Although small, Quicks is well-stocked with produce – and customers – thanks to Martha Jo and Richard “Pee Wee” Henson, who manage the stand. Richard Hen-son is a second-generation produce dealer, who has done his share of advising beginners in the business. Martha Jo Henson manages the customers. She serves as a sort of local confidant and public ear, and she tends to her older customers by telling her kid helper to “Take this young lady’s package to the car.”



Fresh Produce Farmers’ Market, Haskell and Parry. Open 7 days a week, 8 a.m.-11 p.m. (closed during winter). Cash only.

The Fresh Produce Farmers’ Market feels like a truck that took root and grew. Located next to Fair Park, this stand draws customers who are on their way to and from work. It has been in the Turner family for 20 years and is now run by Billy Turner. He remembers when the stand was open 24 hours a day, all year. It now closes at 11 p.m. and stays open until Christmas only if the pecan crop is good. Otherwise, the family will go on the road early to sell south Texas citrus in neighboring states.

Although this stand carries all the farm-fresh produce that the others do, its largest stock is in watermelon, cantaloupe, and tomatoes.

If you have a craving for cold, sweet watermelon late some night, this is the place to get it.



Garden Fresh Produce, 6617 Hillcrest Ave. Open 7 days a week, 8:30 a.m.-6 p.m. Cash only.

Three years ago, Guy Griffeth and Jeff Eleazer decided that every small community needs a handy place to buy fresh produce and that the Park Cities were no exceptions. Unlike most of the other young people in the produce business, these two were not born to it; but if three good years offers any indication of success, then produce vendors need not be born – they can be made.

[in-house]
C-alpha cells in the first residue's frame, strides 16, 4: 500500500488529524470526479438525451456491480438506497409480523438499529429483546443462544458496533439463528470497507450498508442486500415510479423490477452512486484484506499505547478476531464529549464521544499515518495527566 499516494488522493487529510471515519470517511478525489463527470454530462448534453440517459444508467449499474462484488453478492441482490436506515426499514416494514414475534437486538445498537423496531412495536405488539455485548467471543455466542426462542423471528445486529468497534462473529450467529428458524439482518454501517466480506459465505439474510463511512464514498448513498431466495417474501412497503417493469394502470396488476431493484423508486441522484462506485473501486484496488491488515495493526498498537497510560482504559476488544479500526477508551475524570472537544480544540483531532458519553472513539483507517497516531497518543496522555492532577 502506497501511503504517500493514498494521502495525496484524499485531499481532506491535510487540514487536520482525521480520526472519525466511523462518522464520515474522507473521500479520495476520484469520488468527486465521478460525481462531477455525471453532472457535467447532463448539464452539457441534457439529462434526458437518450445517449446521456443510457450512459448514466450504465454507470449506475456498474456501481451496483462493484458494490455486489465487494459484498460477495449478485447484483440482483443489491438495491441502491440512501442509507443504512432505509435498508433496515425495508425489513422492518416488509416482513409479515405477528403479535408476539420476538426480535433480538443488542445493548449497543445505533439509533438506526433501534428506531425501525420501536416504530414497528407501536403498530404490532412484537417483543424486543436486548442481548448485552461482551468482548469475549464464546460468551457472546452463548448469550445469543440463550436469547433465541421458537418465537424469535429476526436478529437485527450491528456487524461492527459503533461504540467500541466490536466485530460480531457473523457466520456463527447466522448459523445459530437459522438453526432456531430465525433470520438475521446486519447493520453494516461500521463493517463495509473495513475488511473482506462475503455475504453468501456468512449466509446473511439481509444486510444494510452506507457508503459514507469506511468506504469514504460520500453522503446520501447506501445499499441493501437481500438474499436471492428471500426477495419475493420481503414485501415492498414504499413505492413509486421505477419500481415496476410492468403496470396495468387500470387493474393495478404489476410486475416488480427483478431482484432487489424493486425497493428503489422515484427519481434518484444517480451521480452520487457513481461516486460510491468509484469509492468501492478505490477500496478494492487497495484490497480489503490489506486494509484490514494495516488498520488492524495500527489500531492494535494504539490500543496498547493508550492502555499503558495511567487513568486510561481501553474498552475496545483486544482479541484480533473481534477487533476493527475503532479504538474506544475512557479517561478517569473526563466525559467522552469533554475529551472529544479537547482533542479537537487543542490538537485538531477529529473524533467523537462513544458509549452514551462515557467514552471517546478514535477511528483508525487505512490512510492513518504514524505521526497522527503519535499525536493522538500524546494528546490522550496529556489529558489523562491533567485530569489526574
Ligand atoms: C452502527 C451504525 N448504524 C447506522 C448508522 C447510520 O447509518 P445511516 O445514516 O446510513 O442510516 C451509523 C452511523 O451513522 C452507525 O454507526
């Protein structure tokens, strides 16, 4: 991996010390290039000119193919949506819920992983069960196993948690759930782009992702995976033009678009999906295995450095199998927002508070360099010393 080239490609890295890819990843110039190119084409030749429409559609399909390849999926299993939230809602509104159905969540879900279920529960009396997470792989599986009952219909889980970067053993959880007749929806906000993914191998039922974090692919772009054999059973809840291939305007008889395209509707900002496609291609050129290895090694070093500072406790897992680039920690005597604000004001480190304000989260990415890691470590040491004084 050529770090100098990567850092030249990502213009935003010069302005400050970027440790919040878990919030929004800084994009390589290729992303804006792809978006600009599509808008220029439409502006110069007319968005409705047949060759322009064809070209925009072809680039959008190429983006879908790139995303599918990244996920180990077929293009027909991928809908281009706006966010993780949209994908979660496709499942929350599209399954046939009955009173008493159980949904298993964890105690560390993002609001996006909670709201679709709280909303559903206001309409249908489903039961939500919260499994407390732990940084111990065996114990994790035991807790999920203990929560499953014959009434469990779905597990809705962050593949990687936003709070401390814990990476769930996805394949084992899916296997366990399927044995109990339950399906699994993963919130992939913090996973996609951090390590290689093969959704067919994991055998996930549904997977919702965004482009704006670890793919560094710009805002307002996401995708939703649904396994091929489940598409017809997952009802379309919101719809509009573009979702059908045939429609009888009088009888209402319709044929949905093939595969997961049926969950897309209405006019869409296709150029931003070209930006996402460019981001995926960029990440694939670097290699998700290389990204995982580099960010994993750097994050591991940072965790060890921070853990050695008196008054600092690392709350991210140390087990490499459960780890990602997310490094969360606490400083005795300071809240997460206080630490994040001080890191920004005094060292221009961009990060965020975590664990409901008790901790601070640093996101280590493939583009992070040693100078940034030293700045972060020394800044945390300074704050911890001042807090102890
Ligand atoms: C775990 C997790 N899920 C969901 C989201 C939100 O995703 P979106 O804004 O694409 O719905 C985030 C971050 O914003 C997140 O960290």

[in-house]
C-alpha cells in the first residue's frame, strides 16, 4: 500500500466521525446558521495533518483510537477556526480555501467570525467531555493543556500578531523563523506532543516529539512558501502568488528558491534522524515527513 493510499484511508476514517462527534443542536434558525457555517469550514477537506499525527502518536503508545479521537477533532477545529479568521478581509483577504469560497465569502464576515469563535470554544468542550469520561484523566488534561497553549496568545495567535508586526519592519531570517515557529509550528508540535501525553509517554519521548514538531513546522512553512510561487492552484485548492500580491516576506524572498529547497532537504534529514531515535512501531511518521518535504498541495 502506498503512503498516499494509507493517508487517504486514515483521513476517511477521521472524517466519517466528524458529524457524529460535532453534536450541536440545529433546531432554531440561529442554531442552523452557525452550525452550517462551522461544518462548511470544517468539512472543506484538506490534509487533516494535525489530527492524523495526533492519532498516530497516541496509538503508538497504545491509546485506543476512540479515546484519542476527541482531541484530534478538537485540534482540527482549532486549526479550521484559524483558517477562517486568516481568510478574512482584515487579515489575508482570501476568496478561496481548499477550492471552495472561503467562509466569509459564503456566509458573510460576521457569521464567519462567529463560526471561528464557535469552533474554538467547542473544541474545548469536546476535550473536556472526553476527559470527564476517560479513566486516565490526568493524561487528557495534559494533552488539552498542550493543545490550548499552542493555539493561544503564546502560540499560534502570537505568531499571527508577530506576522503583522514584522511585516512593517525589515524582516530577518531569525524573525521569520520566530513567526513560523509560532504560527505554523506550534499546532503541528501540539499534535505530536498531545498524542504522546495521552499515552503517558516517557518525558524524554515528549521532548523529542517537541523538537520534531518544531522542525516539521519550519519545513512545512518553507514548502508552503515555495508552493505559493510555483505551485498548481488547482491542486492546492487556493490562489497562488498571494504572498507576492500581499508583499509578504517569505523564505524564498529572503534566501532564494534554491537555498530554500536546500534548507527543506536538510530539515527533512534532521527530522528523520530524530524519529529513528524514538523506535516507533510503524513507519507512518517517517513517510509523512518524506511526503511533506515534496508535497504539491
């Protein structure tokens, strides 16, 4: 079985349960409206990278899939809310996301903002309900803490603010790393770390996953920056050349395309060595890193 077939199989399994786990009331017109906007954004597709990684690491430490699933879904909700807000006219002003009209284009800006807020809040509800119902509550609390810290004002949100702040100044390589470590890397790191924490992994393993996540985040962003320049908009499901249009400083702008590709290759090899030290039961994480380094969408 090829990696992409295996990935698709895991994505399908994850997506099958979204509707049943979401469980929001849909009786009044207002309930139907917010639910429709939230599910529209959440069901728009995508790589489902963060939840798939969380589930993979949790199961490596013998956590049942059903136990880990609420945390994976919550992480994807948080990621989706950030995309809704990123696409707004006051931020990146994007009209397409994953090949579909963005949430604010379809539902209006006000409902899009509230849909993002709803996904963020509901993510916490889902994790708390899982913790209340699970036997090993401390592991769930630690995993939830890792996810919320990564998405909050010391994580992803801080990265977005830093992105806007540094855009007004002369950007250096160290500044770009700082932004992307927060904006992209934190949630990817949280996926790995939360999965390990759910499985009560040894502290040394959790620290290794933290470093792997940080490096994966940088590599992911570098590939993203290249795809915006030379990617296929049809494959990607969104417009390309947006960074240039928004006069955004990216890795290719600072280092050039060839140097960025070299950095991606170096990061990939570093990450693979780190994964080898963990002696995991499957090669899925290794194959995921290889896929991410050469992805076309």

During the summer months, this stand carries all the fresh produce that is farmed locally, and popular imported fruits and vegetables, like avocadoes and pineapples, that are brought to the Market from out of state. Griffeth and Eleazer are down at the Market with the rest of the buyers at 5:00 a.m. every day (earlier if a popular product is in short supply – last summer cantaloupes were scarce and required wee-hour buying) to get their bushel baskets full of Texas onions, okra, tomatoes, and peaches and to pick out a selection of imported pineapples, nectarines, and strawberries. These buyers assume that their neighborhood clientele will be extraordinarily fussy and demand a tomato that looks as good as it tastes.